As the use of e-cigarettes grows, employers are faced with a new question: Are e-cigs safe in the workplace?
E-cigarettes (or electronic cigarettes) are any electronic device that can be used to deliver nicotine or other substances to the person inhaling from the device. They come in many shapes and sizes and may look like regular cigarettes, cigars or pipes or resemble items such as pens or USB sticks. Using an e-cigarette is commonly called vaping.
The Centers for Disease Control and Prevention (CDC) is urging people to “consider not using e-cigarette products” as it investigates whether vaping is linked to lung illnesses that led to the deaths of several people in recent weeks.
According to the CDC’s latest report, its early findings suggest “serious illnesses associated with e-cigarette products point to clinical similarities among those affected.”
The CDC said it’s ruled out infectious disease as the cause of the lung illness-related deaths. The agency now believes chemical exposure from e-cigarettes is likely the cause of the deaths.
“We are committed to finding out what is making people sick,” said Robert R. Redfield, MD, director of the Centers for Disease Control and Prevention. “All available information is being carefully analyzed, and these initial findings are helping us narrow the focus of our investigation and get us closer to the answers needed to save lives.”
Since the lung-related illness first started over the summer, the CDC has been involved in a multi-state investigation, working with the Food and Drug Administration (FDA), states, health partners, and clinicians to find the possible root to the problems.
“As of today, more than 25 states have reported possible cases of lung illnesses associated with the use of e-cigarette products (e.g., devices, liquids, refill pods, and cartridges),” states the CDC report.
In addition to suggesting people stop using e-cigarettes, the CDC also advises vapers to “monitor themselves for symptoms (e.g., cough, shortness of breath, chest pain, nausea, vomiting, abdominal pain, fever) and promptly seek medical attention for any health concerns.”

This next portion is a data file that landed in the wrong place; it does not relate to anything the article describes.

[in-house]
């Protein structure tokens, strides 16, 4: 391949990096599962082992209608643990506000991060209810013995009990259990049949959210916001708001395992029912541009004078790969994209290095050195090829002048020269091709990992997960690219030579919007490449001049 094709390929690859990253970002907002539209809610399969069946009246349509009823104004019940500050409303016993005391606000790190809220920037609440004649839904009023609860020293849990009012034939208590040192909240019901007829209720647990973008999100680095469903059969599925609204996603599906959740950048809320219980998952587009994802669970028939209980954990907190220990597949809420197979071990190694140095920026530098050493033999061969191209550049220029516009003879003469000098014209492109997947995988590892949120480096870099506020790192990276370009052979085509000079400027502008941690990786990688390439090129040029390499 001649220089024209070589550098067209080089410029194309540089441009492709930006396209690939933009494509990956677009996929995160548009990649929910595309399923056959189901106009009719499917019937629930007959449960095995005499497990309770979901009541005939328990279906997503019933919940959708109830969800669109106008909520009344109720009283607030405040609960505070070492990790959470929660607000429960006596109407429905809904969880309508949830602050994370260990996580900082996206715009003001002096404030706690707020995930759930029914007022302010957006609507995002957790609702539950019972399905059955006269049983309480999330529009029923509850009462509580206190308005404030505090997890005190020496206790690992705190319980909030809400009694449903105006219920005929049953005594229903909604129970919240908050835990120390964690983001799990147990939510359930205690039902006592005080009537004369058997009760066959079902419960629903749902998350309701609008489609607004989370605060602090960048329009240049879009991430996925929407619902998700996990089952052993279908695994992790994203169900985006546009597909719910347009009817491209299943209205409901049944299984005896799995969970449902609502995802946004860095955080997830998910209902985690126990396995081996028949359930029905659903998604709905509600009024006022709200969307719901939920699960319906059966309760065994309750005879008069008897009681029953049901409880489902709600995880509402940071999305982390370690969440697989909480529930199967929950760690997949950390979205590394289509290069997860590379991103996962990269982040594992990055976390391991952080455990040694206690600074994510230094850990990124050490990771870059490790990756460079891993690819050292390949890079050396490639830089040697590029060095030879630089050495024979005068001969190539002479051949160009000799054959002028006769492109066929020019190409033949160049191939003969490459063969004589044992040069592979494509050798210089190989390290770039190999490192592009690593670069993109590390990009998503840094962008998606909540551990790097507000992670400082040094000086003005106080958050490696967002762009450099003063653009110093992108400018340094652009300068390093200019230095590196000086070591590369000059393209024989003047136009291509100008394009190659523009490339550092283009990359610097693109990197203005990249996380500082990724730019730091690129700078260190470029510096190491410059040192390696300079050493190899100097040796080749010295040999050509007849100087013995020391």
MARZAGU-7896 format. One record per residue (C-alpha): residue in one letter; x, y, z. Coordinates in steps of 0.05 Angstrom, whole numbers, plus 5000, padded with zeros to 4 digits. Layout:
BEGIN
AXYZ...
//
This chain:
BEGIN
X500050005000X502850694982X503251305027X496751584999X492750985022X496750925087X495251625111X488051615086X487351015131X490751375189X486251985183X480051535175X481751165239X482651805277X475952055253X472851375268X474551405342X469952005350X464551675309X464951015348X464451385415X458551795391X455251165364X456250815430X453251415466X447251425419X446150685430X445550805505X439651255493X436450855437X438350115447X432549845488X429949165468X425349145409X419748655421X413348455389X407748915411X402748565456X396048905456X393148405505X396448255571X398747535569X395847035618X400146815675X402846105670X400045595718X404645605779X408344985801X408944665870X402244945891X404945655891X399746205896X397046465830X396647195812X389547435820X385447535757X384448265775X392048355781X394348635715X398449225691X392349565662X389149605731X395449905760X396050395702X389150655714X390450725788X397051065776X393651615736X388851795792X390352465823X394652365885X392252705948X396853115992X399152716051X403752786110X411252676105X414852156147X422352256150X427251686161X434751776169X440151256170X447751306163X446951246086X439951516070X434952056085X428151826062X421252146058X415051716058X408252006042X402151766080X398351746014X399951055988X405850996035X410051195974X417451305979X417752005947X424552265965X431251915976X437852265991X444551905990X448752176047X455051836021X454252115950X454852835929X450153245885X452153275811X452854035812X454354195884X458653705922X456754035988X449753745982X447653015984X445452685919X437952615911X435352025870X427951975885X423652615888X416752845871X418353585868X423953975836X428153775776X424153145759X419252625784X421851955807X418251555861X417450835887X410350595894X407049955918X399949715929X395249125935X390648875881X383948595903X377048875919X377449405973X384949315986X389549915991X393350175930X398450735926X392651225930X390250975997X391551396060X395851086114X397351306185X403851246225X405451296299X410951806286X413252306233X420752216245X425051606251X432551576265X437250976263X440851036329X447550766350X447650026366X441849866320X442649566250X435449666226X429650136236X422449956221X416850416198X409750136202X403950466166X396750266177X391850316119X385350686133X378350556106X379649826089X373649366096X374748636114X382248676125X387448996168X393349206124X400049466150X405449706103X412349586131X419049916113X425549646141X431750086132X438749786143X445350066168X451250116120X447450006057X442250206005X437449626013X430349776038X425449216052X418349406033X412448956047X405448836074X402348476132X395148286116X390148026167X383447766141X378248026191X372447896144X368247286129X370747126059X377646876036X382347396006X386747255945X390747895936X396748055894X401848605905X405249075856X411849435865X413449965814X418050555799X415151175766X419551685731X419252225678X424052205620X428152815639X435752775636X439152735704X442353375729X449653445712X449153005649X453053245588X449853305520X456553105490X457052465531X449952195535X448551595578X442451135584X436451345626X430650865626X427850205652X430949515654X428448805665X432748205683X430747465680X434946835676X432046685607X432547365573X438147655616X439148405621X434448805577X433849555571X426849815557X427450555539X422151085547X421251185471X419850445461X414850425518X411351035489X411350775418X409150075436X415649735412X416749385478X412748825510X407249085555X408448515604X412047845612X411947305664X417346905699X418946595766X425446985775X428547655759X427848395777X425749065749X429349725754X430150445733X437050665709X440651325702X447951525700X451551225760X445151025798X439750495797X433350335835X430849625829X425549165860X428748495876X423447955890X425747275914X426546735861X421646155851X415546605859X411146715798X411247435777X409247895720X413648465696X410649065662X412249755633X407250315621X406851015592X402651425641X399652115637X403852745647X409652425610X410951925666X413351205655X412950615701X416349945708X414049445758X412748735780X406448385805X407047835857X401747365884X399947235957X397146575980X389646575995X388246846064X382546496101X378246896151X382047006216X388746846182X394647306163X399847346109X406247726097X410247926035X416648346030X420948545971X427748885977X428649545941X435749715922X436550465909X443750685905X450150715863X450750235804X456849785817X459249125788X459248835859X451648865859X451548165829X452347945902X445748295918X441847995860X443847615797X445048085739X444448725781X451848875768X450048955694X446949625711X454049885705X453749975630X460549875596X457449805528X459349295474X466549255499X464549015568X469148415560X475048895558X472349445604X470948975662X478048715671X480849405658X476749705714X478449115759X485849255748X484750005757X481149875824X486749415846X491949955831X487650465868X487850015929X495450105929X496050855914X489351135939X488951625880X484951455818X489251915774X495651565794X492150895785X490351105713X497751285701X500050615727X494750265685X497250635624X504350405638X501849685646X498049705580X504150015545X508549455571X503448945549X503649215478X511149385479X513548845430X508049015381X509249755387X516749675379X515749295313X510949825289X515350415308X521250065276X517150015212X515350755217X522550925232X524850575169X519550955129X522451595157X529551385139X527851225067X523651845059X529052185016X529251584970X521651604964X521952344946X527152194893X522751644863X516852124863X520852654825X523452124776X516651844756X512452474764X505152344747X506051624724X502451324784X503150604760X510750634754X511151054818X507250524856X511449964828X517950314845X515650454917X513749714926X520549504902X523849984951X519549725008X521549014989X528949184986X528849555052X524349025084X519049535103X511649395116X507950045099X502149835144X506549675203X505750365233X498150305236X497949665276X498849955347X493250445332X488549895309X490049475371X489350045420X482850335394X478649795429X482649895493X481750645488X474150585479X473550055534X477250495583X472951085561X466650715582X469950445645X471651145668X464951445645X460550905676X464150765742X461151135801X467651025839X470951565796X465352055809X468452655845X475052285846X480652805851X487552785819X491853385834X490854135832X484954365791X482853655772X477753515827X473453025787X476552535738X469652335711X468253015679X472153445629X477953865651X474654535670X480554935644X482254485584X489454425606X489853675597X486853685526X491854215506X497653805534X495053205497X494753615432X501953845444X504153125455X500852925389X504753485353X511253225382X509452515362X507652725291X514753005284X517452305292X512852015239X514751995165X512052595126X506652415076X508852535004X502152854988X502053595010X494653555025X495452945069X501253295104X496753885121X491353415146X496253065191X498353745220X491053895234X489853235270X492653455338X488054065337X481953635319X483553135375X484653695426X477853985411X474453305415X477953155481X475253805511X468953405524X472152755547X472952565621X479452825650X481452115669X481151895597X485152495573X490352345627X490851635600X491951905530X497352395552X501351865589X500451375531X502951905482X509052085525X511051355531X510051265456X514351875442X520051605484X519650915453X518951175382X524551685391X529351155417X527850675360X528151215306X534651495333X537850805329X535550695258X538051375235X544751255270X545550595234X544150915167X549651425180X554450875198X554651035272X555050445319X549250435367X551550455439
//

Furthermore, the CDC recommends not buying e-cigarettes products off the street or modifying them for uses not intended by the manufacturer.
In addition to the health factors associated with e-cig use, the US Fire Administration (USFA) is also keeping track, and counted 195 media reports of exploding vapes between 2009 and 2016. The USFA points to lithium-ion batteries in vapes as “a new and unique hazard,” according to a 2017 report.
“The shape and construction of electronic cigarettes can make them (more likely than other products with lithium-ion batteries) behave like ‘flaming rockets’ when a battery fails”.
If you’re wondering about the rules in your state around vaping in the workplace, check out this helpful guide from the Public Health Law Center at Mitchell Hamline School of Law, which covers smoke-free restrictions: U.S. E-Cigarette Regulation: A 50-State Review.
If your state does not have specific e-cigarette laws, the option is yours, as an employer, to decide whether to ban vaping at work.
If a workplace vaping policy isn’t something your organization has addressed yet, consider making it a priority for the future. As an employer, you’ll want to consider the pros and cons of e-cigarette use and examine how it fits into your company’s culture and goals.
Holly is an ER nurse by trade, but loves content marketing. She was born outside the box and believes everything is better with “sprinkles and sparkles”. She is passionate about impacting lives and uses marketing as her platform for sharing practical solutions to address real life occupational health challenges.